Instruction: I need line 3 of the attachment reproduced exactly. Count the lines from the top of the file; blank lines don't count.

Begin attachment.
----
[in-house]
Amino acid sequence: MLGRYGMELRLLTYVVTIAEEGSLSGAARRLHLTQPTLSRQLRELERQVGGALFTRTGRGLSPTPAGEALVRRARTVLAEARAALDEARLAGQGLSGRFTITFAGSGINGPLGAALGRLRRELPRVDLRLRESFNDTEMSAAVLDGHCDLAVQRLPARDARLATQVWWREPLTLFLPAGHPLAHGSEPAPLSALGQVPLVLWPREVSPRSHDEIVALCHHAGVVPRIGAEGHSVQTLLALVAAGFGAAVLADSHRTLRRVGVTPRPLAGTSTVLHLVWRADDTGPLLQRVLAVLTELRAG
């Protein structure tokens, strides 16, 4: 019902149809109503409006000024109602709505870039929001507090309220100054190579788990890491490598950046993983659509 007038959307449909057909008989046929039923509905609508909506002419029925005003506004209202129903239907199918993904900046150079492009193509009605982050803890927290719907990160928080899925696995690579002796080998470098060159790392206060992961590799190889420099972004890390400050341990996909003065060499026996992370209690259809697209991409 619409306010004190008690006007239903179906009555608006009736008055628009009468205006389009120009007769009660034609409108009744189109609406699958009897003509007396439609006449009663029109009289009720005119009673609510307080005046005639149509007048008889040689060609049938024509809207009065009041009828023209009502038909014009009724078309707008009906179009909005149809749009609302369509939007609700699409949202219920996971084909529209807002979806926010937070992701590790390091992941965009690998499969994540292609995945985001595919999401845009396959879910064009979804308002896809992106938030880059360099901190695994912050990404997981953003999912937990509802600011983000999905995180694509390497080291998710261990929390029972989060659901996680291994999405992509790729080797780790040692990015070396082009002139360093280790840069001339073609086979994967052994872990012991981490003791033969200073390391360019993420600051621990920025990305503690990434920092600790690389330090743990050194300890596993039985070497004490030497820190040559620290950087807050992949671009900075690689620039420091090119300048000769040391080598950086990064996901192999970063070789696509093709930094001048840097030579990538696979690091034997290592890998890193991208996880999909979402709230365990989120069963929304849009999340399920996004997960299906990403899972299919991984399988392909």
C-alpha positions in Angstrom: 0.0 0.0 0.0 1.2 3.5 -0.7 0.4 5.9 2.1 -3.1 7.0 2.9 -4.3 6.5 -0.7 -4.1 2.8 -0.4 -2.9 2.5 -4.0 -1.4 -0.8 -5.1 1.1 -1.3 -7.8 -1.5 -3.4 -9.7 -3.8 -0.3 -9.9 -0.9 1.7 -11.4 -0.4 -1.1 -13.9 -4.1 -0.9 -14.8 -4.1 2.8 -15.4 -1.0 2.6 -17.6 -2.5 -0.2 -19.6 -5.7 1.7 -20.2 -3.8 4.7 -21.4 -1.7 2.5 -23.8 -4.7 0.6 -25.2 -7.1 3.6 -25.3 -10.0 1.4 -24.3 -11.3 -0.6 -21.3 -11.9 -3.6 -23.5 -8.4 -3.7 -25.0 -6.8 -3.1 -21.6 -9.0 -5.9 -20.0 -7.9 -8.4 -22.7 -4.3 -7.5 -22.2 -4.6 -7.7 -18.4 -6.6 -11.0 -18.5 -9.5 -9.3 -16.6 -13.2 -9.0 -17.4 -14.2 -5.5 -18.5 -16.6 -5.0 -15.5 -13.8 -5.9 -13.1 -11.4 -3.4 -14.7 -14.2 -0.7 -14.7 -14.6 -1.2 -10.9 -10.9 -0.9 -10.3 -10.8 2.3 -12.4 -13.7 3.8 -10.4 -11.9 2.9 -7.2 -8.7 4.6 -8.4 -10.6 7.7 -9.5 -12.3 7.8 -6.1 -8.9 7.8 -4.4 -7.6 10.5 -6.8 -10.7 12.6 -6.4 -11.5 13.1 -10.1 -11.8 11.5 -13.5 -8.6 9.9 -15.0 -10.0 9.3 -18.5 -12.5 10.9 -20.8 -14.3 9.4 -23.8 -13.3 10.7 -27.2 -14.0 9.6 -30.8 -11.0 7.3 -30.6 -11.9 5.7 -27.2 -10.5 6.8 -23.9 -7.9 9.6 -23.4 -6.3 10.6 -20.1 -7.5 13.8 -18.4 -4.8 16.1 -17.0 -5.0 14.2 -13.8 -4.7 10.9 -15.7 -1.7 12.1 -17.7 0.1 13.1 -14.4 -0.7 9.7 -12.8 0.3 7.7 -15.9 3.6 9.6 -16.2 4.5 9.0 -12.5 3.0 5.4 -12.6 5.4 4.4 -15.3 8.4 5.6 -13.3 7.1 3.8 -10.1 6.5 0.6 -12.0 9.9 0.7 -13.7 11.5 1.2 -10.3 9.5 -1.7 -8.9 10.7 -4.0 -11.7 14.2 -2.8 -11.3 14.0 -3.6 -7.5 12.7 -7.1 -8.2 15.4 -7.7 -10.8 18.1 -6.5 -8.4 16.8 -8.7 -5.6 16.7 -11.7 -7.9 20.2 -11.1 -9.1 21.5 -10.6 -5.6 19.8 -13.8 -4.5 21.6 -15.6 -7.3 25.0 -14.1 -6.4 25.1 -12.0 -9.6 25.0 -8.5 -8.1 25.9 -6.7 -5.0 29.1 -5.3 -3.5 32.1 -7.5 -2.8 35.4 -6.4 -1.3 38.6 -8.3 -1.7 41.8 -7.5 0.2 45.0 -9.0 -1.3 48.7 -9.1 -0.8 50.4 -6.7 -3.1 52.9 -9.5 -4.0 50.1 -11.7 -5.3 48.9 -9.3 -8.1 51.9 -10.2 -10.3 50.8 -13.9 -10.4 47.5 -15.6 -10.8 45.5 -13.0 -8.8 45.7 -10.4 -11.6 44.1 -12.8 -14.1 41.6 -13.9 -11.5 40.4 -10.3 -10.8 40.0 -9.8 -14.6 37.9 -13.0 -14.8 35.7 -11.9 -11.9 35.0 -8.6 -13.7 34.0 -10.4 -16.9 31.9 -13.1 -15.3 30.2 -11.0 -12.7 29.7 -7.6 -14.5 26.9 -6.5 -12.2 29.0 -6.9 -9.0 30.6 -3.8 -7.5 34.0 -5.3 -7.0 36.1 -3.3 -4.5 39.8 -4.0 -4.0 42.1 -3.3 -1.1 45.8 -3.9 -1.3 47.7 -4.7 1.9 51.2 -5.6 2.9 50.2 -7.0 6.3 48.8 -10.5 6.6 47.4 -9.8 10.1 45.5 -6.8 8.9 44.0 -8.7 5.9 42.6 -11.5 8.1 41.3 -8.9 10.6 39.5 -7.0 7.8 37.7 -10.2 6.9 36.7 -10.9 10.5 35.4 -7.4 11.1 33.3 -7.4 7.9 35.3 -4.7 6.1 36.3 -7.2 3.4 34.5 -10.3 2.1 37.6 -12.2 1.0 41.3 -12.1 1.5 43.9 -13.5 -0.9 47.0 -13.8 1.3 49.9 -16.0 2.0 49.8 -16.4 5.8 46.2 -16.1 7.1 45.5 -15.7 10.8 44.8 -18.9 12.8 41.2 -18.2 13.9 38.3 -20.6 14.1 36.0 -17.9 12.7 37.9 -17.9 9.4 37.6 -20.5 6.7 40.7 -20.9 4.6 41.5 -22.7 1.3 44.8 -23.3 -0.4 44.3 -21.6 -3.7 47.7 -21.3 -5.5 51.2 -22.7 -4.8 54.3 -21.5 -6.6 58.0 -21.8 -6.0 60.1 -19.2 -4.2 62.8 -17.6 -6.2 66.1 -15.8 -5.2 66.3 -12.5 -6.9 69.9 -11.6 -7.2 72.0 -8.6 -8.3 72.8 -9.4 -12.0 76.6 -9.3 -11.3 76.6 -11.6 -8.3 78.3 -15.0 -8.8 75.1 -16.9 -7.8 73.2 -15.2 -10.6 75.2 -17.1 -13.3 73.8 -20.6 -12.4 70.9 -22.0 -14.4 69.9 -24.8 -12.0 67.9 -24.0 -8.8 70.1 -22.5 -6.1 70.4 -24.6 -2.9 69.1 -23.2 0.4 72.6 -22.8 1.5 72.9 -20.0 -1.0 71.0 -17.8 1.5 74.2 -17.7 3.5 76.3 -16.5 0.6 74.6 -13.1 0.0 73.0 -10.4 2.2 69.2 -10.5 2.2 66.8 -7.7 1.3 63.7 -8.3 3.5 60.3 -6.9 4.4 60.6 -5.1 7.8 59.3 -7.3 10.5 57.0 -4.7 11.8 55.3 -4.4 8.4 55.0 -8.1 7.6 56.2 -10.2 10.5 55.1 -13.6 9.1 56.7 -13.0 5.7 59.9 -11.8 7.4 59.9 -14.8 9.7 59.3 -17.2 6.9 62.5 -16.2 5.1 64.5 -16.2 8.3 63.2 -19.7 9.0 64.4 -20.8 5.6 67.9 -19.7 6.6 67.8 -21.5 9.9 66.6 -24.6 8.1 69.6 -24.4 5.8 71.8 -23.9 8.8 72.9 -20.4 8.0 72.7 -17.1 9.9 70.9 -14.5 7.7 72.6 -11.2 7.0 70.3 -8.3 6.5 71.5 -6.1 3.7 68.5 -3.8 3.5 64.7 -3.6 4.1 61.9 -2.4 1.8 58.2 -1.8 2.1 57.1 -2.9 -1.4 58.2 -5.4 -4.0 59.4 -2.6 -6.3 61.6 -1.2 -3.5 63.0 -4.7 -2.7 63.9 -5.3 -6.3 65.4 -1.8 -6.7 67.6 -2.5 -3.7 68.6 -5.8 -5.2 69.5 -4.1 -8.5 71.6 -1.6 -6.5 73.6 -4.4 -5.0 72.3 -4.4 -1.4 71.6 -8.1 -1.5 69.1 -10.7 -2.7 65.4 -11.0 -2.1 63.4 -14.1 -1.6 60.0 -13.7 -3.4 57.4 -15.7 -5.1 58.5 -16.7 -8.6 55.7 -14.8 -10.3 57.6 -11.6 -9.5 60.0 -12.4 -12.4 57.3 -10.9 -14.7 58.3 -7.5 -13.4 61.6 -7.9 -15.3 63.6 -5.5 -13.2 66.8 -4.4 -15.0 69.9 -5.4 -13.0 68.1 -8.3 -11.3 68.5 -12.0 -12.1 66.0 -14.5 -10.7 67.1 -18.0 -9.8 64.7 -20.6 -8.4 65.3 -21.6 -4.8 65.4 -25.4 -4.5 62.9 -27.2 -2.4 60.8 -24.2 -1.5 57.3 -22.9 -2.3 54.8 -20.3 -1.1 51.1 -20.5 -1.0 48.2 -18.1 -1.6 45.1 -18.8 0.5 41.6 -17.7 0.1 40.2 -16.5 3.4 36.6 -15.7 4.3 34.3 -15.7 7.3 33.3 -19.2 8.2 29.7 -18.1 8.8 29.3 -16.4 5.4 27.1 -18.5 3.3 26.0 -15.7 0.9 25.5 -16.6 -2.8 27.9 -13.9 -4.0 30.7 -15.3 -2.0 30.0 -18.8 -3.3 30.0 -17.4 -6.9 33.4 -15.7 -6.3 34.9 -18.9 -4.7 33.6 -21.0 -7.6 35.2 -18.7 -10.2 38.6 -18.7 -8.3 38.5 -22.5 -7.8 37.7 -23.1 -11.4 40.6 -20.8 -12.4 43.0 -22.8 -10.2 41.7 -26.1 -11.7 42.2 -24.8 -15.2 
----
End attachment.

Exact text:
């Protein structure tokens, strides 16, 4: 019902149809109503409006000024109602709505870039929001507090309220100054190579788990890491490598950046993983659509 007038959307449909057909008989046929039923509905609508909506002419029925005003506004209202129903239907199918993904900046150079492009193509009605982050803890927290719907990160928080899925696995690579002796080998470098060159790392206060992961590799190889420099972004890390400050341990996909003065060499026996992370209690259809697209991409 619409306010004190008690006007239903179906009555608006009736008055628009009468205006389009120009007769009660034609409108009744189109609406699958009897003509007396439609006449009663029109009289009720005119009673609510307080005046005639149509007048008889040689060609049938024509809207009065009041009828023209009502038909014009009724078309707008009906179009909005149809749009609302369509939007609700699409949202219920996971084909529209807002979806926010937070992701590790390091992941965009690998499969994540292609995945985001595919999401845009396959879910064009979804308002896809992106938030880059360099901190695994912050990404997981953003999912937990509802600011983000999905995180694509390497080291998710261990929390029972989060659901996680291994999405992509790729080797780790040692990015070396082009002139360093280790840069001339073609086979994967052994872990012991981490003791033969200073390391360019993420600051621990920025990305503690990434920092600790690389330090743990050194300890596993039985070497004490030497820190040559620290950087807050992949671009900075690689620039420091090119300048000769040391080598950086990064996901192999970063070789696509093709930094001048840097030579990538696979690091034997290592890998890193991208996880999909979402709230365990989120069963929304849009999340399920996004997960299906990403899972299919991984399988392909």